Schrader said that it was time to bring Americans home from Afghanistan, and that he had helped pass a weapons procurement bill that had saved billions. He also said growth of entitlements should be restrained.
Bruun, saying that he was calling for putting “options on the table” rather than definitely calling for Social Security privatization, called the federal budget “an absolute disaster.” He urged freezing discretionary spending except for health matters and defense, and he called for applying the “yellow page test” to stop government competition with private enterprise.
Lugo urged reducing the military-industrial complex and revising the federal prison system. He said United States is second to China in incarcerations.
The next question was whether middle-income Americans would be willing to give up tax breaks.
Bruun noted that the prime minister of Singapore had said he “loved President Barack Obama” because American tax policies were moving jobs to Singapore. He said high taxes had held back work, savings and investments in the United States by moving business overseas.
Schrader said Republicans had caused economic problems by repealing pay-as-you-go legislation.
Lugo had no response.
The next question was whether each candidate considered home ownership “a true core value.”
Calling it “a fundamental right,” Lugo said that America had been treating it as a commodity and that “if you work a 40-hour week, you should be able to own a home at some point.”
“It’s a core value,” Schrader said, “if you can afford it.” He said the financial reform bill he supported addressed the problem of leading people into buying what they could not afford.
Bruun called it a fundamental value but said the housing agencies Fannie Mae and Freddie Mac had made it too easy to buy houses, leaving buyers unable to pay.
The final question, addressing the plans to close Guantanamo Bay, was how each candidate would balance the concerns of the war on terror with those of a prisoner’s rights.
Bruun said “a clear-headed analysis” was needed. He said that as war prisoners, the people at Guantanamo did not have the legal protections of civil prisoners, and the United States needed more “security clarity.”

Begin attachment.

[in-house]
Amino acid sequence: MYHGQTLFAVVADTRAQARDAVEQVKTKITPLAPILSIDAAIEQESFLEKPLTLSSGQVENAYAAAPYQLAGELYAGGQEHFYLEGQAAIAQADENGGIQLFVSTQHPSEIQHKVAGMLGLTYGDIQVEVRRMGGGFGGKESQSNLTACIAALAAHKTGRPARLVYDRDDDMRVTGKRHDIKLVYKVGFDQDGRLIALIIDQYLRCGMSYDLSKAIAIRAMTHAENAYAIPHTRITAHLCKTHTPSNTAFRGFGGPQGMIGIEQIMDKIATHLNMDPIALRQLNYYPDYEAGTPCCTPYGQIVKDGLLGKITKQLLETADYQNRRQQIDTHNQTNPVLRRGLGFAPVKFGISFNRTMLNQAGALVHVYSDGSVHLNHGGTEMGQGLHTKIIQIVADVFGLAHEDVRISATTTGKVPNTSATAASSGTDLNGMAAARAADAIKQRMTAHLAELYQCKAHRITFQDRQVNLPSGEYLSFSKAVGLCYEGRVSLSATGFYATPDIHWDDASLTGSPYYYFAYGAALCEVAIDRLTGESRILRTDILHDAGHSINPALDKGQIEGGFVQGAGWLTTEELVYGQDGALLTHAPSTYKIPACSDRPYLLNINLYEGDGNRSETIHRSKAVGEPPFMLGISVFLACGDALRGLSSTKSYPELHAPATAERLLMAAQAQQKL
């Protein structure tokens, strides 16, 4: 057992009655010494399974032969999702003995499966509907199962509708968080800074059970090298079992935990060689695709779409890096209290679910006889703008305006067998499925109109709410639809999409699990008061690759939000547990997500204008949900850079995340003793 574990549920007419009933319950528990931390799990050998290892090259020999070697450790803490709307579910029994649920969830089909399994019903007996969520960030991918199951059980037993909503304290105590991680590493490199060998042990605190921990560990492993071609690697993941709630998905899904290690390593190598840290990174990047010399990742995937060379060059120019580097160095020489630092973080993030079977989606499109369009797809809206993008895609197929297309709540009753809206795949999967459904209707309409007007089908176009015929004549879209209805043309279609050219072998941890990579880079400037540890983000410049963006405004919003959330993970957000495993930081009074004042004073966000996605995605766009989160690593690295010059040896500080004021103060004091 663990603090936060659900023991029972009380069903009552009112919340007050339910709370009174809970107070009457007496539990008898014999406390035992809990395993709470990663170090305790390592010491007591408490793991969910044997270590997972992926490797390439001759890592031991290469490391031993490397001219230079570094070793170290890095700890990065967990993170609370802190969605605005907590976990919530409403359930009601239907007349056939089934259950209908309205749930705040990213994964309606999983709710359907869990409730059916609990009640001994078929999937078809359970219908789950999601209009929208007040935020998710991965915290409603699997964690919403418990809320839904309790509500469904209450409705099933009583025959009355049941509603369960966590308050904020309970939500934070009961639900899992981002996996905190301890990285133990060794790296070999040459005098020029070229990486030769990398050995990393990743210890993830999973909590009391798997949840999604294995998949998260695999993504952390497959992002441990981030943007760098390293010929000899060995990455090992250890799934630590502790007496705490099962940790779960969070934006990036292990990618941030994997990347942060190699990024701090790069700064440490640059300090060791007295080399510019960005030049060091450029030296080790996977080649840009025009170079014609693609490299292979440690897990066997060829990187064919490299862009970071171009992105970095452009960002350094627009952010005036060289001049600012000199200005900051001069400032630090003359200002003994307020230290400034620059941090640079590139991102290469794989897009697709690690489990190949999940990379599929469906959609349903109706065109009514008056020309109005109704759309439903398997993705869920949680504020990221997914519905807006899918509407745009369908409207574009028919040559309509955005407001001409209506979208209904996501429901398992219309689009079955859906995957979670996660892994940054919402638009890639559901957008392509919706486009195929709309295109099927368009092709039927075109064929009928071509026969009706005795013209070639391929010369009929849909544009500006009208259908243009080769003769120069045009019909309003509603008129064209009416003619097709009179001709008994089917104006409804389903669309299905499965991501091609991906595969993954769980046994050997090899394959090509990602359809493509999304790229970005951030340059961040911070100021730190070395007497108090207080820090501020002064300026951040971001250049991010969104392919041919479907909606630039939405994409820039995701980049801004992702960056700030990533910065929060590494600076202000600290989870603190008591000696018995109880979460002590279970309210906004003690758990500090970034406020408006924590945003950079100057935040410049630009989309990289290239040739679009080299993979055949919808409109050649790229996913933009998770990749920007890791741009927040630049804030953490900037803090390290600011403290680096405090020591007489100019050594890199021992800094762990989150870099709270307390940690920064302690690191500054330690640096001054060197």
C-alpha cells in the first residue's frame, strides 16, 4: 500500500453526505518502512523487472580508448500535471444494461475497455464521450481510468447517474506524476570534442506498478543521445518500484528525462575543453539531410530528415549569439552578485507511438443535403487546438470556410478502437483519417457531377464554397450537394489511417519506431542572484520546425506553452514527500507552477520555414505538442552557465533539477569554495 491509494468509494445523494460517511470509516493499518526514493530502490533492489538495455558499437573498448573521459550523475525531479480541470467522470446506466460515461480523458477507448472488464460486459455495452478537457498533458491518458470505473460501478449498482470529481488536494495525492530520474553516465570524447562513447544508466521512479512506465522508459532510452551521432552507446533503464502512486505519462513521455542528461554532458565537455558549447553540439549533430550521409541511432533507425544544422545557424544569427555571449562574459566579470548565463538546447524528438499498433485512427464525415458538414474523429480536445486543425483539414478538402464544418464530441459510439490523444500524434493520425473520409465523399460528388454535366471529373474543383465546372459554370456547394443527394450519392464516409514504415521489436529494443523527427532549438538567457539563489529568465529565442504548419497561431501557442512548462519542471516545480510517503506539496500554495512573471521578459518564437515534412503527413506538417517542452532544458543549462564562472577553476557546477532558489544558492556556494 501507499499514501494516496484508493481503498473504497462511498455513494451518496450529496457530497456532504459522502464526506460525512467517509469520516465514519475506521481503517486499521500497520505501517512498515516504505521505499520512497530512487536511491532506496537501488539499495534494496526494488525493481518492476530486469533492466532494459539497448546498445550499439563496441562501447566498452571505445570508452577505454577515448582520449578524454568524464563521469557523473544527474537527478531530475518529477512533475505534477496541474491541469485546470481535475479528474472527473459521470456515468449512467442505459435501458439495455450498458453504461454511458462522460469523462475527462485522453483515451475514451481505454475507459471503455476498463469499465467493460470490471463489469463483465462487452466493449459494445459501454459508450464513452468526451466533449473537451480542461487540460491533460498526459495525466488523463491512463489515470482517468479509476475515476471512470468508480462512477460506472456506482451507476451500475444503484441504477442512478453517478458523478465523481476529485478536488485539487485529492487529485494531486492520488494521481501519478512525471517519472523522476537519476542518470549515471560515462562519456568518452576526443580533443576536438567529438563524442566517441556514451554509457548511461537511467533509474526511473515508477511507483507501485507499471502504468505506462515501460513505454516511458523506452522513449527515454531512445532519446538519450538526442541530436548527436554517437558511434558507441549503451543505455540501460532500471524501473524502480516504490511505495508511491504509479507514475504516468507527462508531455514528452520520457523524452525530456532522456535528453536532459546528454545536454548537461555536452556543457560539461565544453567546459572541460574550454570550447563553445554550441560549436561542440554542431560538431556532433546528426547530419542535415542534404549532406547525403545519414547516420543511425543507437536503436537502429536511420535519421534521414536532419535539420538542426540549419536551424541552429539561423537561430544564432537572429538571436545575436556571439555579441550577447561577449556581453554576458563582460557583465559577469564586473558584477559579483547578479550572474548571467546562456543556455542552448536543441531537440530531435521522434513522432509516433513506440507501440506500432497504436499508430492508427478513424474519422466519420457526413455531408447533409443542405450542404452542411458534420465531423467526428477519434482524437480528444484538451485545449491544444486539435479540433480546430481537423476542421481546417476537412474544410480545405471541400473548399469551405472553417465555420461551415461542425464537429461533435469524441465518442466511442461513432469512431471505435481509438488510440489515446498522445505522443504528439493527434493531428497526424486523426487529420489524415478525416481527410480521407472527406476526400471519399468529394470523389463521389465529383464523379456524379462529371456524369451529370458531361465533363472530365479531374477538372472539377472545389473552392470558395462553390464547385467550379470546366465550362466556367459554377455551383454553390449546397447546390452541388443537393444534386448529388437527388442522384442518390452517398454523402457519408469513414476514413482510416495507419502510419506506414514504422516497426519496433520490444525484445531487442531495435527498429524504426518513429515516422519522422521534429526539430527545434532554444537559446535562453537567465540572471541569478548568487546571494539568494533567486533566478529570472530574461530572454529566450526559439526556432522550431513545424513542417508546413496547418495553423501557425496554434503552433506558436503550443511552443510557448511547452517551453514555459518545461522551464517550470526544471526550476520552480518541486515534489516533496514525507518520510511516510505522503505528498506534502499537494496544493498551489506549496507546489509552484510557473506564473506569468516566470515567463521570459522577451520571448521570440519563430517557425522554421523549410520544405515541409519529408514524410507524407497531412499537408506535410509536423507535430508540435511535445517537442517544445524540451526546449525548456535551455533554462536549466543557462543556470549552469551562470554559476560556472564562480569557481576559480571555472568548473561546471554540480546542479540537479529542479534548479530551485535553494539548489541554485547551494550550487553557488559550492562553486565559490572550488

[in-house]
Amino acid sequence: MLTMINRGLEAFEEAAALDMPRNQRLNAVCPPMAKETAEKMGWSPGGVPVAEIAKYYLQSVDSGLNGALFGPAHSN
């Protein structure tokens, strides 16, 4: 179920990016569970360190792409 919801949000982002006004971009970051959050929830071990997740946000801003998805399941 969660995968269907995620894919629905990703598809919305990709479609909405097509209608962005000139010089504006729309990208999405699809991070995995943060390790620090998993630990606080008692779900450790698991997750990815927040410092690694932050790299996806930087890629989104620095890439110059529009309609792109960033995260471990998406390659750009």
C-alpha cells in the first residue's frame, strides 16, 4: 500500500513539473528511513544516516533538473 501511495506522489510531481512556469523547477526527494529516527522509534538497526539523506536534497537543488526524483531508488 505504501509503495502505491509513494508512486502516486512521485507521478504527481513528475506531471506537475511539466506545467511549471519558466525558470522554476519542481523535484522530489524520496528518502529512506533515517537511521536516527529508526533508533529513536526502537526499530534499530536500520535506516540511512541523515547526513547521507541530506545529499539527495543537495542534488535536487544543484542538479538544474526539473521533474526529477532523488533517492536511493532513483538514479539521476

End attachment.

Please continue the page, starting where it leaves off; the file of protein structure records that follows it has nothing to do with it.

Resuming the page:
Lugo called for closing Guantanamo and either trying the prisoners or sending them home. He said Guantanamo belonged to Cuba, not to the United States.
Saying the war on terror must continue, Schrader said Guantanamo was part of “a false strategy” of encouraging torture.
One of the McNary High School varsity volleyball team’s goals this season is to play with what teammates call “crazy energy.”
“We want to play well and with a lot of emotion,” said Dustin Walker, Celtic head coach.
During the team’s opening match with Lincoln High School that attitude kept them smiling and chattering between all the hits and misses of the three game domination, 25-9, 25-14, 25-13.
“I thought it was going to be one of the harder matches, but we came out strong and had a great crowd that helped us keep our energy up,” said Megan Holland, a junior.
Senior Madi Cavell led the team in kills, 15, tied senior Whittley Harrell with four aces, and put up five blocks. Keri Stein led in digs with nine and added three aces and five kills. Deven Hunter had five kills in the match.
Harrell, a transfer from Cascade High School got her first taste of 6A competitiveness in the match.
“There were a lot of people in the crowd and that took some adjustment, but it was exciting to see so much spirit,” Harrell said.
The Celts traveled to Sunset High School Thursday, Sept. 9, for a hard-fought four-game match, 31-29, 25-19, 23-25, 25-19, with the Apollos.
“I think we let go on a few points that might have made a difference in the match, but we fought really well and it was a blast,” said Harrell.
Unforced errors proved problematic for the team in the game, but the team played hard even when the going got rough, Walker said.
“Teams typically have a tendency to let down once you get that deep into points,” he said. “The girls worked hard, battled hard and we even had a couple of comeback points here and there.”
Holland, who had 32 assists against Sunset, was pleased with the overall intensity throughout the match.
Cavell led in kills, 15, had 19 digs and three blocks. Harrell led in digs and aces with 24 and four, respectively. Hunter put up four blocks and had three aces in the match.